Ballistic Missiles in the Third World: Threat and Response
The proliferation of ballistic missiles in the Third World has posed a new type of challenge to policy makers in the United States. More than twenty Third World countries either possess surface-to-surface missiles or are trying to develop or acquire them. Current trends suggest that the number of countries with missiles will increase in the 1990s and that the capabilities of the available systems will also grow. W. Seth Carus assesses the threat of such proliferation to United States military forces as well as those of its allies operating in the Third World. The book studies the military utility of these missiles to the countries that possess them and covers the various military responses of Third World countries to missile proliferation.
Carus also examines the various attempts the United States has made to slow the proliferation of ballistic missiles. Washington has joined many of its allies in the Missile Technology Control Regime (MTCR), a suppliers agreement designed to restrict exports of missiles and missile technologies to the Third World. According to Carus, efforts have been made to persuade the Soviet Union, China and other countries to abide by the provisions of the MTCR. After discussing the bilateral talks with proliferating countries, Carus also analyzes the attempts made to derail specific missile programs and the difficulties involved in controlling missile technology.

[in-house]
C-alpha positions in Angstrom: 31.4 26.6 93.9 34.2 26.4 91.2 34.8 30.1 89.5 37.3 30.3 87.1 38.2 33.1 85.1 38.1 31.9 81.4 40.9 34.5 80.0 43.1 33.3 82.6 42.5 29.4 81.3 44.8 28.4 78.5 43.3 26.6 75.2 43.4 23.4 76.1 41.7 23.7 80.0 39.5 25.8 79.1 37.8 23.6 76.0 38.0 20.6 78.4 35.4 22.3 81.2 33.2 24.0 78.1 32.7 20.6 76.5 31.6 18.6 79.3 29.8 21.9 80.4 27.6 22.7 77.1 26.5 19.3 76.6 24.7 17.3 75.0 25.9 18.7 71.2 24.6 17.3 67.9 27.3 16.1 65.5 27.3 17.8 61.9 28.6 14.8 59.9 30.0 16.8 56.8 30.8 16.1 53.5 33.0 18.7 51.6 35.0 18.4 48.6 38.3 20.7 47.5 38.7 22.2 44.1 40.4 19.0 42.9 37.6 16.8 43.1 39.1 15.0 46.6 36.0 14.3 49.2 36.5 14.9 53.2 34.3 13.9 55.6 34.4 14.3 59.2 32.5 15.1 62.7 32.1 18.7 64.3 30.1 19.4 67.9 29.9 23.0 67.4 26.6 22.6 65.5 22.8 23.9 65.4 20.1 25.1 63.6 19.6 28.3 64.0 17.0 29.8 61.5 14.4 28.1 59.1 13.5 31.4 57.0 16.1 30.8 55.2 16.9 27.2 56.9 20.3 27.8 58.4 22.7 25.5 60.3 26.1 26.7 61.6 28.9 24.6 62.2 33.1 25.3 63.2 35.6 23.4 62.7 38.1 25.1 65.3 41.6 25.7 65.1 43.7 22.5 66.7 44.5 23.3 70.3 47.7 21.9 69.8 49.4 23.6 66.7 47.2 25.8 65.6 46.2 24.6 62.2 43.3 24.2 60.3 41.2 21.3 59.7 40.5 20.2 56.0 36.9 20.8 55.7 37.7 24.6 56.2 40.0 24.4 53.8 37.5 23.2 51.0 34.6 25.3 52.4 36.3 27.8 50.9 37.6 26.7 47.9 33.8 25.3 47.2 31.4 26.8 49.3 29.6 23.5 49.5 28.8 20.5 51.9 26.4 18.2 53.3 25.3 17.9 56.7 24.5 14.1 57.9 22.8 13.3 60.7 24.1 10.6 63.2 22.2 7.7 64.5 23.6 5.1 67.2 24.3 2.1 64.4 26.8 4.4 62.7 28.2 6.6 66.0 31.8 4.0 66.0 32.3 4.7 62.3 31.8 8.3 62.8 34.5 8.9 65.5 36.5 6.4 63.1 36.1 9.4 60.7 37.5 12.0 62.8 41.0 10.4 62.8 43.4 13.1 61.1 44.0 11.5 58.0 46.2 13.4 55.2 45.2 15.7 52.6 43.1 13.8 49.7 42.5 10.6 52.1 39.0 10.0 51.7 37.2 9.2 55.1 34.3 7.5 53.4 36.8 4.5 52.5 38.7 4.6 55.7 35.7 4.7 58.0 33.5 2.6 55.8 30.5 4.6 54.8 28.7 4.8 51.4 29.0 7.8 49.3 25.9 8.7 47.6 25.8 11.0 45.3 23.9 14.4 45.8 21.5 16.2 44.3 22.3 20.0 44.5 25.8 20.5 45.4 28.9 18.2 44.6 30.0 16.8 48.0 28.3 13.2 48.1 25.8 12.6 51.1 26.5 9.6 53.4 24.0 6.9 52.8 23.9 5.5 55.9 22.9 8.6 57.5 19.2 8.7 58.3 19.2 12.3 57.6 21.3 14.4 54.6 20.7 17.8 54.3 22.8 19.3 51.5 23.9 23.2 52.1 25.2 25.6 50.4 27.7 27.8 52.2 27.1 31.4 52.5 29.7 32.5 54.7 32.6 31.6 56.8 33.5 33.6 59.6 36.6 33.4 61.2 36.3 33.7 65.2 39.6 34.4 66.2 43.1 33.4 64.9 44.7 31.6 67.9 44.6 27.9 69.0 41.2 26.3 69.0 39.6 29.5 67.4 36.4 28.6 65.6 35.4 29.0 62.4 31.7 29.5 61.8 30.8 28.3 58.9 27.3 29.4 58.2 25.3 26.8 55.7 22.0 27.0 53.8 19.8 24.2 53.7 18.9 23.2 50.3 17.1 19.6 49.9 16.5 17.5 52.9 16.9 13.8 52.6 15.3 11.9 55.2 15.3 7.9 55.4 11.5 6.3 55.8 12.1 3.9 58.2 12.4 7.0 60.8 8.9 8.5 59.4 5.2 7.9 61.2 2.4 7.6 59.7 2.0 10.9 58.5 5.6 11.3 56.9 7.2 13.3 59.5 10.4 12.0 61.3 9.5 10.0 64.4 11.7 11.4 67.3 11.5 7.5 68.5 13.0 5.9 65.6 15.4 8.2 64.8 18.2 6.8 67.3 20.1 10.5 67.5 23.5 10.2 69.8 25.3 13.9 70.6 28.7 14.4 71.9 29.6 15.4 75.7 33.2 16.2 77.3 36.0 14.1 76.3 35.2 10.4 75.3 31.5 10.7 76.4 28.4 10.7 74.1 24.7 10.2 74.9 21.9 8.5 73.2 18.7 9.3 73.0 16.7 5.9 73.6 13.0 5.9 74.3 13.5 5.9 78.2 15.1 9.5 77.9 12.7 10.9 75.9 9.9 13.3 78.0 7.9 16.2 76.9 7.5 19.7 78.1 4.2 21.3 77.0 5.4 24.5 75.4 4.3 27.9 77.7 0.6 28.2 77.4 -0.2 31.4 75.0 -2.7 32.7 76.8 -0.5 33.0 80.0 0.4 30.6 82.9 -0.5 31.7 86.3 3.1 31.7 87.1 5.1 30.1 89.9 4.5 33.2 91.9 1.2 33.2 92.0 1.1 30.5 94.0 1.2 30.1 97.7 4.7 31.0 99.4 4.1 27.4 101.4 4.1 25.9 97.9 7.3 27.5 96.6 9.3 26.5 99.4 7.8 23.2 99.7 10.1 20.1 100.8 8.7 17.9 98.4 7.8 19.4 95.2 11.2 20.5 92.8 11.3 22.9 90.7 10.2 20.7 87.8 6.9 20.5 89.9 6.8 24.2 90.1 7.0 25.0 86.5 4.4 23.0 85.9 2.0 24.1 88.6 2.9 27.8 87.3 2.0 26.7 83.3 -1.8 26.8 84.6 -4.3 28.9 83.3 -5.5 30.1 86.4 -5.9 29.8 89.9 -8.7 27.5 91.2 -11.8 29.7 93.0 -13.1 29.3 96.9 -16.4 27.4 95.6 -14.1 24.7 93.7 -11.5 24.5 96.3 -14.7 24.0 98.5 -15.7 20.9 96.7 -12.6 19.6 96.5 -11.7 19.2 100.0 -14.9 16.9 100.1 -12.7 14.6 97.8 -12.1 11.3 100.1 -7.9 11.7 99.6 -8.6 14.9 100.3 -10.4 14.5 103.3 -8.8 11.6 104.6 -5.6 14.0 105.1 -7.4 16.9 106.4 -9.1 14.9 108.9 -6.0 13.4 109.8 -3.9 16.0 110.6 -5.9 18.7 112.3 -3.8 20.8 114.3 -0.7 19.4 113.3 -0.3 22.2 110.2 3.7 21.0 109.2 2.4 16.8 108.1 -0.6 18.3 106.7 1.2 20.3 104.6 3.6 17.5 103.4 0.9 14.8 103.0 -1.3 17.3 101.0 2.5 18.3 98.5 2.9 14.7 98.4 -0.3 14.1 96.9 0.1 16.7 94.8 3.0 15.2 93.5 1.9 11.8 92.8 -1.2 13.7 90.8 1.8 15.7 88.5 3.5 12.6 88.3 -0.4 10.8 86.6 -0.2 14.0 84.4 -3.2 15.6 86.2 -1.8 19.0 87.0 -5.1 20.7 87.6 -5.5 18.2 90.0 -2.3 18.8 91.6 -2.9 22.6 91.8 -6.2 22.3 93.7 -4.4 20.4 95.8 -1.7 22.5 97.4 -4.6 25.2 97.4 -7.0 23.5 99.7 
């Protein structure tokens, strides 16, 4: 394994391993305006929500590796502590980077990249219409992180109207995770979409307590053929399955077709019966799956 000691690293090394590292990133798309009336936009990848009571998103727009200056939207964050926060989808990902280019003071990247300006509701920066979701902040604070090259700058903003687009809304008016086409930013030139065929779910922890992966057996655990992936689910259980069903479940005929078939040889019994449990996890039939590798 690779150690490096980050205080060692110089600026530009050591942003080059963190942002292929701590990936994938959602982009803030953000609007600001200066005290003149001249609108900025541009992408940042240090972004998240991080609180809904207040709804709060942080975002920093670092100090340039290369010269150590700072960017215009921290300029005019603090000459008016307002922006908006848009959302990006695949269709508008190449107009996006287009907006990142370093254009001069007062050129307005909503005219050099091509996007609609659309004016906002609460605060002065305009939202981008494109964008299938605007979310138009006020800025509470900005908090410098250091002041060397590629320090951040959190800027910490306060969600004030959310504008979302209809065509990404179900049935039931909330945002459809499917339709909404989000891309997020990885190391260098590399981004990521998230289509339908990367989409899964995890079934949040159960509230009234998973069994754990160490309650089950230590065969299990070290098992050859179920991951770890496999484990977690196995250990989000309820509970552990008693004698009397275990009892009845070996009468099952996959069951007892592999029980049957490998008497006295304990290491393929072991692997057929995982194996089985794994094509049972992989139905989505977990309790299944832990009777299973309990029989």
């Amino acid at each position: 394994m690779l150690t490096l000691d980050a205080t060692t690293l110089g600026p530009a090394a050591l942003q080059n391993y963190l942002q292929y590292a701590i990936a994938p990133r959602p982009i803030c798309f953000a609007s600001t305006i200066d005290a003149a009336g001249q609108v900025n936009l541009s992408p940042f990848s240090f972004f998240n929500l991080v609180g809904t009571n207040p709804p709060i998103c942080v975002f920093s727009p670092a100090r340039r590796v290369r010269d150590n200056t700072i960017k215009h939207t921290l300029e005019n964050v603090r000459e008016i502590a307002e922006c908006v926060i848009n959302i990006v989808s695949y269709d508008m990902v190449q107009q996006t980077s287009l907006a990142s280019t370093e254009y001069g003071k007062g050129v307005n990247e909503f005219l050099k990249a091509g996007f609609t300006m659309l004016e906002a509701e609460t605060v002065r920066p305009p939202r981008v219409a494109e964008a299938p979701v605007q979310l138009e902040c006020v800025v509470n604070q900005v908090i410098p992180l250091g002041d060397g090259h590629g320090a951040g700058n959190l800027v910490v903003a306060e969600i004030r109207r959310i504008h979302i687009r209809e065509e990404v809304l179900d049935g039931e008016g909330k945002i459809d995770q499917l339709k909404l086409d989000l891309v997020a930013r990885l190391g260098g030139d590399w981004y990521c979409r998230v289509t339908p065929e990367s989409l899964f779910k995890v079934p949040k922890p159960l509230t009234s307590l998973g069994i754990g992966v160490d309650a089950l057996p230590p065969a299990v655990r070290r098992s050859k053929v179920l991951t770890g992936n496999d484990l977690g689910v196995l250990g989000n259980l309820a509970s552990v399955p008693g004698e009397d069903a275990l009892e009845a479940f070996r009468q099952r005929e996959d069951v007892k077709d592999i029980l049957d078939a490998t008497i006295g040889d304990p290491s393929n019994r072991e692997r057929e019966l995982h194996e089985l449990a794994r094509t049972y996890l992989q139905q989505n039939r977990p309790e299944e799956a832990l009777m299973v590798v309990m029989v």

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Proliferation of Ballistic Missiles
Capabilities of Ballistic Missiles
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